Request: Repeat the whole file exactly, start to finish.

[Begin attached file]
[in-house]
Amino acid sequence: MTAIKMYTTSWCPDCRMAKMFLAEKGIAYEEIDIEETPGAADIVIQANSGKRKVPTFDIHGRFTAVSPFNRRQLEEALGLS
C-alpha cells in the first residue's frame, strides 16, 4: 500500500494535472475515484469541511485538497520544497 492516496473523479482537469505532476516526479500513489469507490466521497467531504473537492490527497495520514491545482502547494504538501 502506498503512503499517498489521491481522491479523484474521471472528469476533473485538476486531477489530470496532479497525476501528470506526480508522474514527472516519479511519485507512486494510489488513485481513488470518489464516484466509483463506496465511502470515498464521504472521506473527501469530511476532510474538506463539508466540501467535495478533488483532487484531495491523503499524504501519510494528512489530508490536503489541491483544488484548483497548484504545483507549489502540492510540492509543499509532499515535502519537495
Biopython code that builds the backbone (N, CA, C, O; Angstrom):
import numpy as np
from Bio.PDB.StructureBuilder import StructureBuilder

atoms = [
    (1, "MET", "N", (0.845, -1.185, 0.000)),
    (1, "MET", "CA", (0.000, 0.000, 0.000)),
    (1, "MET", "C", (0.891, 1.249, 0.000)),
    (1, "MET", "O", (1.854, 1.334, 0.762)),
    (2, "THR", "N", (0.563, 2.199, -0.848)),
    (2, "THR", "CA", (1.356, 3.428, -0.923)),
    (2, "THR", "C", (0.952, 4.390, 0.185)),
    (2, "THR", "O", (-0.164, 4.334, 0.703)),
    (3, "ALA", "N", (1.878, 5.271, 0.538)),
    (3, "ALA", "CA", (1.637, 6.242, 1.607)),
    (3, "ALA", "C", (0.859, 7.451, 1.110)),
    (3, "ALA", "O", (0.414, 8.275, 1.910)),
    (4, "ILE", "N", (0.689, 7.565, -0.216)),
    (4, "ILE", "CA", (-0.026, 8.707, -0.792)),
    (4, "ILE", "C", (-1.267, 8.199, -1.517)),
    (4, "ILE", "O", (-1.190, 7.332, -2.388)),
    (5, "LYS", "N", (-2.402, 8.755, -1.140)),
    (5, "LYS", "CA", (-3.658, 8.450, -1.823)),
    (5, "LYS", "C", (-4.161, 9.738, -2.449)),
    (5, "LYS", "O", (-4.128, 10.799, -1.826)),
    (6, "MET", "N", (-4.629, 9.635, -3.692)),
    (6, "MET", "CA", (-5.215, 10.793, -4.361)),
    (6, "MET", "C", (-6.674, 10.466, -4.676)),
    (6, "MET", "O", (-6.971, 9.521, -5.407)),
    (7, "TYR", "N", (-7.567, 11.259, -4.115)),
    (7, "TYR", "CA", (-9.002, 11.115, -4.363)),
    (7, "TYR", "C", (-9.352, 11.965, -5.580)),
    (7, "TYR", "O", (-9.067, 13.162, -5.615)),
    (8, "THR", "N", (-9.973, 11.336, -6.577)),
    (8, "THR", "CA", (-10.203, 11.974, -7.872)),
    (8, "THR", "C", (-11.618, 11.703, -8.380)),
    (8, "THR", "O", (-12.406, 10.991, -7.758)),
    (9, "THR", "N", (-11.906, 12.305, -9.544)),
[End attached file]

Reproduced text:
[in-house]
Amino acid sequence: MTAIKMYTTSWCPDCRMAKMFLAEKGIAYEEIDIEETPGAADIVIQANSGKRKVPTFDIHGRFTAVSPFNRRQLEEALGLS
C-alpha cells in the first residue's frame, strides 16, 4: 500500500494535472475515484469541511485538497520544497 492516496473523479482537469505532476516526479500513489469507490466521497467531504473537492490527497495520514491545482502547494504538501 502506498503512503499517498489521491481522491479523484474521471472528469476533473485538476486531477489530470496532479497525476501528470506526480508522474514527472516519479511519485507512486494510489488513485481513488470518489464516484466509483463506496465511502470515498464521504472521506473527501469530511476532510474538506463539508466540501467535495478533488483532487484531495491523503499524504501519510494528512489530508490536503489541491483544488484548483497548484504545483507549489502540492510540492509543499509532499515535502519537495
Biopython code that builds the backbone (N, CA, C, O; Angstrom):
import numpy as np
from Bio.PDB.StructureBuilder import StructureBuilder

atoms = [
    (1, "MET", "N", (0.845, -1.185, 0.000)),
    (1, "MET", "CA", (0.000, 0.000, 0.000)),
    (1, "MET", "C", (0.891, 1.249, 0.000)),
    (1, "MET", "O", (1.854, 1.334, 0.762)),
    (2, "THR", "N", (0.563, 2.199, -0.848)),
    (2, "THR", "CA", (1.356, 3.428, -0.923)),
    (2, "THR", "C", (0.952, 4.390, 0.185)),
    (2, "THR", "O", (-0.164, 4.334, 0.703)),
    (3, "ALA", "N", (1.878, 5.271, 0.538)),
    (3, "ALA", "CA", (1.637, 6.242, 1.607)),
    (3, "ALA", "C", (0.859, 7.451, 1.110)),
    (3, "ALA", "O", (0.414, 8.275, 1.910)),
    (4, "ILE", "N", (0.689, 7.565, -0.216)),
    (4, "ILE", "CA", (-0.026, 8.707, -0.792)),
    (4, "ILE", "C", (-1.267, 8.199, -1.517)),
    (4, "ILE", "O", (-1.190, 7.332, -2.388)),
    (5, "LYS", "N", (-2.402, 8.755, -1.140)),
    (5, "LYS", "CA", (-3.658, 8.450, -1.823)),
    (5, "LYS", "C", (-4.161, 9.738, -2.449)),
    (5, "LYS", "O", (-4.128, 10.799, -1.826)),
    (6, "MET", "N", (-4.629, 9.635, -3.692)),
    (6, "MET", "CA", (-5.215, 10.793, -4.361)),
    (6, "MET", "C", (-6.674, 10.466, -4.676)),
    (6, "MET", "O", (-6.971, 9.521, -5.407)),
    (7, "TYR", "N", (-7.567, 11.259, -4.115)),
    (7, "TYR", "CA", (-9.002, 11.115, -4.363)),
    (7, "TYR", "C", (-9.352, 11.965, -5.580)),
    (7, "TYR", "O", (-9.067, 13.162, -5.615)),
    (8, "THR", "N", (-9.973, 11.336, -6.577)),
    (8, "THR", "CA", (-10.203, 11.974, -7.872)),
    (8, "THR", "C", (-11.618, 11.703, -8.380)),
    (8, "THR", "O", (-12.406, 10.991, -7.758)),
    (9, "THR", "N", (-11.906, 12.305, -9.544)),